httpbis D. Stenberg
Internet-Draft Mozilla
Intended status: Best Current Practice T. Wicinski
Expires: May 4, 2017 Salesforce
October 31, 2016

TCP Tuning for HTTP


This document records current best practice for using all versions of HTTP over TCP.

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Table of Contents

1. Introduction

HTTP version 1.1 [RFC7230] as well as HTTP version 2 [RFC7540] are defined to use TCP [RFC0793], and their performance can depend greatly upon how TCP is configured. This document records the best current practice for using HTTP over TCP, with a focus on improving end-user perceived performance.

These practices are generally applicable to HTTP/1 as well as HTTP/2, although some may note particular impact or nuance regarding a particular protocol version.

There are countless scenarios, roles and setups where HTTP is being using so there can be no single specific “Right Answer” to most TCP questions. This document intends only to cover the most important areas of concern and suggest possible actions.

1.1. Notational Conventions

The key words “MUST”, “MUST NOT”, “REQUIRED”, “SHALL”, “SHALL NOT”, “SHOULD”, “SHOULD NOT”, “RECOMMENDED”, “MAY”, and “OPTIONAL” in this document are to be interpreted as described in [RFC2119].

2. Socket planning

Your HTTP server or intermediary may need configuration changes to some system tunables and timeout periods to perform optimally. Actual values will depend on how you are scaling the platform, horizontally or vertically, and other connection semantics. Changing system limits and altering thresholds will change the behavior of your web service and its dependencies. These dependencies are usually common to other services running on the same system, so good planning and testing is advised.

This is a list of values to consider and some general advice on how those values can be modified on Linux systems.

2.1. Number of open files

A modern HTTP server will serve a large number of TCP connections and in most systems each open socket equals an open file. Make sure that limit isn’t a bottle neck.

2.2. Number of concurrent network messages

Raise the number of packets allowed to get queued when a particular interface receives packets faster than the kernel can process them.

2.3. Number of incoming TCP SYNs allowed to backlog

The number of new connection requests that are allowed to queue up in the kernel. These can be connections that are in SYN RECEIVED or ESTABLISHED states. Historically, operating systems used a single backlog queue for both of these states. Newer implemntations use two separate queues: one for connections in SYN RECEIVED and one for those which are ESTABLISHED state (better known as the accept queue).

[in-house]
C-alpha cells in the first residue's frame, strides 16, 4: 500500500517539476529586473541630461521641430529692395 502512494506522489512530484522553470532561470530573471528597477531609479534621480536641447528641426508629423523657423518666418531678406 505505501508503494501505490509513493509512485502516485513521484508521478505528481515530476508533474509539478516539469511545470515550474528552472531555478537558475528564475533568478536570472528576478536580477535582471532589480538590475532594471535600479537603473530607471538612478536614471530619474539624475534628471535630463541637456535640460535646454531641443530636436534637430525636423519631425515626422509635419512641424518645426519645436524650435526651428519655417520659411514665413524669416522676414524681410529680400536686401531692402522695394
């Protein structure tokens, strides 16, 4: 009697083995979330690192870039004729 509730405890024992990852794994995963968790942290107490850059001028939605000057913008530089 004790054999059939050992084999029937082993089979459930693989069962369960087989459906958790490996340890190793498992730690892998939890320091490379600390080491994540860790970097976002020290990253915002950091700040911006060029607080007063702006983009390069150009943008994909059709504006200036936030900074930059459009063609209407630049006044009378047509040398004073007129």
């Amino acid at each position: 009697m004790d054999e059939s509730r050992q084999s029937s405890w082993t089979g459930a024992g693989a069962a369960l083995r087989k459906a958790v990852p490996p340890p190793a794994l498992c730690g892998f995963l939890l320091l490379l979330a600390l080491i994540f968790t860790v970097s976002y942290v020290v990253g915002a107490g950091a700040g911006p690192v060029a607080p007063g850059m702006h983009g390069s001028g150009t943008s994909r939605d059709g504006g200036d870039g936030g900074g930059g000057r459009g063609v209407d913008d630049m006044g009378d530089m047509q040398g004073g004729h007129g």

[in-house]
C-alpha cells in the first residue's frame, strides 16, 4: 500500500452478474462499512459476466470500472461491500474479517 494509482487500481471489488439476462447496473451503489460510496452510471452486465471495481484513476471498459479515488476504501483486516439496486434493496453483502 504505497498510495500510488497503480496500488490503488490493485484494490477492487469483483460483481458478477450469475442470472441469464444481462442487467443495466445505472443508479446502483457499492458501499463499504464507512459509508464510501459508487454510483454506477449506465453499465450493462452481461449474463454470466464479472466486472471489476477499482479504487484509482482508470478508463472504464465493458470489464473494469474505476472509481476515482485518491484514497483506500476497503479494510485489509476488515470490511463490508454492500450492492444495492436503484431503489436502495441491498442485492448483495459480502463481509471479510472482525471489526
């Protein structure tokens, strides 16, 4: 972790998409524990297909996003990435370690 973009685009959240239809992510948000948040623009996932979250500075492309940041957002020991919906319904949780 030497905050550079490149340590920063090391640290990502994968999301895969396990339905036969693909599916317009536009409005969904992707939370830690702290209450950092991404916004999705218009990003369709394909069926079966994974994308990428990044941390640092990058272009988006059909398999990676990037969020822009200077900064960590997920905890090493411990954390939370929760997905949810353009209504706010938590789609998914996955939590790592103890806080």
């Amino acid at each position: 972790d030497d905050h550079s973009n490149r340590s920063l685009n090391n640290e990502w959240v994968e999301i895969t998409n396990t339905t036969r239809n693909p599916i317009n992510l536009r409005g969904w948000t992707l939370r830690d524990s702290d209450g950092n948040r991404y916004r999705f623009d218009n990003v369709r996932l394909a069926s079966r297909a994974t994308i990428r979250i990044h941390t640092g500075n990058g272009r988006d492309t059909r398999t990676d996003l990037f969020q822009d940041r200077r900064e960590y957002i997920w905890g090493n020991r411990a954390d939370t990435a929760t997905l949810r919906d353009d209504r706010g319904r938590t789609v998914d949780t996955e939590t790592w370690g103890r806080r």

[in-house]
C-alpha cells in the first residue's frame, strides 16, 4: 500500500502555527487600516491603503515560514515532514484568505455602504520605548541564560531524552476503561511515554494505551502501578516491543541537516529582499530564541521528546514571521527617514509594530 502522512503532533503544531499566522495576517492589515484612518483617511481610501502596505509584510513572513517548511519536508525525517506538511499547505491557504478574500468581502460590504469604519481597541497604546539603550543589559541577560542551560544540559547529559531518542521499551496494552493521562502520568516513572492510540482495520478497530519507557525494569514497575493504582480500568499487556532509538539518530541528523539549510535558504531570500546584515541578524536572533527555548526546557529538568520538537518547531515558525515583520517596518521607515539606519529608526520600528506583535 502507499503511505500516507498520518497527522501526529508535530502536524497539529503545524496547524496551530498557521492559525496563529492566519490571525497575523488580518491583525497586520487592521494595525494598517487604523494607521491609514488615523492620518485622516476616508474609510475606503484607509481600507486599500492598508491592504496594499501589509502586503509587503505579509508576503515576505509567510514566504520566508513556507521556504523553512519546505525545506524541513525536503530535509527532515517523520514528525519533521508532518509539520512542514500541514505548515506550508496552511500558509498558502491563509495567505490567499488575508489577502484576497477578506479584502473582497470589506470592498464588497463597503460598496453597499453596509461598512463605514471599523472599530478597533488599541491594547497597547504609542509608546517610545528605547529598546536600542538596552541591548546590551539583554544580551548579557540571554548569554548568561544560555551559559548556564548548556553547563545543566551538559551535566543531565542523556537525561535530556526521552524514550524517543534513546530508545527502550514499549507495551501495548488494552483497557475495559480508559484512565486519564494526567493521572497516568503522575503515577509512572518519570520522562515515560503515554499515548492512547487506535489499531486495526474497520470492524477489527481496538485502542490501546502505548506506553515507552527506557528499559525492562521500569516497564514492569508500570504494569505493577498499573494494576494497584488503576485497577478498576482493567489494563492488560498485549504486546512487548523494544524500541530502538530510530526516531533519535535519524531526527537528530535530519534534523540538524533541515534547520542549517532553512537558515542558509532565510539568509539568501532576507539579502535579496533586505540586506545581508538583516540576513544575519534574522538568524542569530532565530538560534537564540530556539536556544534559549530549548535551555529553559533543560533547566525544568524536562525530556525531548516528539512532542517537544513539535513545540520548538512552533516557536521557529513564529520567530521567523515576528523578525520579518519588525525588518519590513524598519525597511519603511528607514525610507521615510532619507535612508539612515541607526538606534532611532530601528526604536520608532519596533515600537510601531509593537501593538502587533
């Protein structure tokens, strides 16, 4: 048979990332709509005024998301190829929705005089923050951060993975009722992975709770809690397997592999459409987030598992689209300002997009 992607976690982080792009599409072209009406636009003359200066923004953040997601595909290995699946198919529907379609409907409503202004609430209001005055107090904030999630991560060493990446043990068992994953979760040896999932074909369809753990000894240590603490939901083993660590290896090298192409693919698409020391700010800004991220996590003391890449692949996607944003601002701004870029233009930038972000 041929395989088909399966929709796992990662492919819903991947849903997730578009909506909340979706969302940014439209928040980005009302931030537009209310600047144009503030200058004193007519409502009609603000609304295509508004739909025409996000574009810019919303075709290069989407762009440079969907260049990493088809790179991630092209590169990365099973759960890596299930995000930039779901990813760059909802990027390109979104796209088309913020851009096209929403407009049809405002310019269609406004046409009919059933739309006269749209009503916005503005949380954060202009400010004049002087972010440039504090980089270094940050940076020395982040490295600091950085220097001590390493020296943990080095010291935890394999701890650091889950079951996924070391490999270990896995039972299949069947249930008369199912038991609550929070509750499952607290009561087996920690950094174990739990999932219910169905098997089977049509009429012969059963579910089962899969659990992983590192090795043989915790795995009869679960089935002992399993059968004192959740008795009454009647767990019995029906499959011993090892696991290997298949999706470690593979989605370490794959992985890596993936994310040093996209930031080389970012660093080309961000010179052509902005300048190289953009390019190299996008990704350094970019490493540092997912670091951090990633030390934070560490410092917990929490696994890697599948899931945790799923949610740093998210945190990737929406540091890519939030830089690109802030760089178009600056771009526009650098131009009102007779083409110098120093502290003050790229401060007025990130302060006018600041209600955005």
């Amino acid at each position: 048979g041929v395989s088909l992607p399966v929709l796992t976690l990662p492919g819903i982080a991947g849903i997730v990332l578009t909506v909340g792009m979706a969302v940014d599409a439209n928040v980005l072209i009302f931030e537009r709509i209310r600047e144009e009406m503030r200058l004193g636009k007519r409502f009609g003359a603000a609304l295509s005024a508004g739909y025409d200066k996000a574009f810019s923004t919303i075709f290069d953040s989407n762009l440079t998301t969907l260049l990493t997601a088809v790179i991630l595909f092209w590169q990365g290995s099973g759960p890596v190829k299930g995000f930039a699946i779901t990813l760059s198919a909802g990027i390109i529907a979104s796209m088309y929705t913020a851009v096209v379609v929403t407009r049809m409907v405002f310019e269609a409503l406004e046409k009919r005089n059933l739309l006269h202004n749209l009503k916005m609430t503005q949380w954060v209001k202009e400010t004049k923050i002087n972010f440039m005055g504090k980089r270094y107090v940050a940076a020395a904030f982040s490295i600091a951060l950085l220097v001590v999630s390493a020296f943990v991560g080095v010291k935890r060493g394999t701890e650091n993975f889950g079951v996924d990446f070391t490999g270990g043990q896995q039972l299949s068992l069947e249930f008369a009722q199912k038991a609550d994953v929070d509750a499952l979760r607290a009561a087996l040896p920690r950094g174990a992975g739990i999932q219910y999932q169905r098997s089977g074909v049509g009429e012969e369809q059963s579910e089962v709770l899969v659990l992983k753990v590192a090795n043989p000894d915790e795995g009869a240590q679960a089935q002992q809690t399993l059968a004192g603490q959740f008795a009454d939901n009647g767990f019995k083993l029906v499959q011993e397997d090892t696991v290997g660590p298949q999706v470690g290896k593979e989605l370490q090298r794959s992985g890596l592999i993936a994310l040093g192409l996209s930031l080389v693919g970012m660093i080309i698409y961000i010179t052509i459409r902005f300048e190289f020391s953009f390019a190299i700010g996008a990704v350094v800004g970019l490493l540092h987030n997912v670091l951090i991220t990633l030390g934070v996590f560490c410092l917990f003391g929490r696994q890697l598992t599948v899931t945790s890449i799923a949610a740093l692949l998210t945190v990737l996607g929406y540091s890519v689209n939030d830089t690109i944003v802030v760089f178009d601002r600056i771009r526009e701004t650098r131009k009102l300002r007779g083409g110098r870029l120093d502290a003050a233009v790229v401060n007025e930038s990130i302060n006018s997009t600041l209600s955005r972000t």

2.4. Use the whole port range for local ports

To make sure the TCP stack can take full advantage of the entire set of possible sockets, give it a larger range of local port numbers to use.

2.5. Lower the TCP FIN timeout

High connection completion rates will consume ephemeral ports quickly. Lower the time during which connections are in FIN-WAIT-2/TIME_WAIT states so that they can be purged faster and thus maintain a maximal number of available sockets. The primitives for the assignment of these values were described in [RFC0793], however significantly lower values are commonly used.

2.6. Reuse sockets in TIME_WAIT state

When running backend servers on a managed, low latency network you might allow the reuse of sockets in TIME_WAIT state for new connections when a protocol complete termination has occurred. There is no RFC that covers this behaviour.

2.7. TCP socket buffer sizes and Window Scaling

Systems meant to handle and serve a huge number of TCP connections at high speeds need a significant amount of memory for TCP socket buffers. On some systems you can tell the TCP stack what default buffer sizes to use and how much they are allowed to dynamically grow and shrink. Window Scaling is typically linked to socket buffer sizes.

The minimum and default tend to require less proactive amendment than the maximum value. When deriving maximum values for use, you should consider the BDP (Bandwidth Delay Product) of the target environment and clients. Consider also that ‘read’ and ‘write’ values do not require to be synchronised, as the BDP requirements for a load balancer or middle-box might be very different when acting as a sender or receiver.

Allowing needlessly high values beyond the expected limitations of the platform might increase the probability of retransmissions and buffer induced delays within the path. Extensions such as ECN coupled with AQM can help mitigate this undesirable behaviour [RFC7141].

[RFC7323] covers Window Scaling in greater detail.

2.8. Set maximum allowed TCP window sizes

You may have to increase the largest allowed window size. Window scaling must be accommodated within the maximal values, however it is not uncommon to see the maximum definable higher than the scalable limit; these values can statically defined within socket parameters (SO_RCVBUF,SO_SNDBUF).

2.9. Timers and timeouts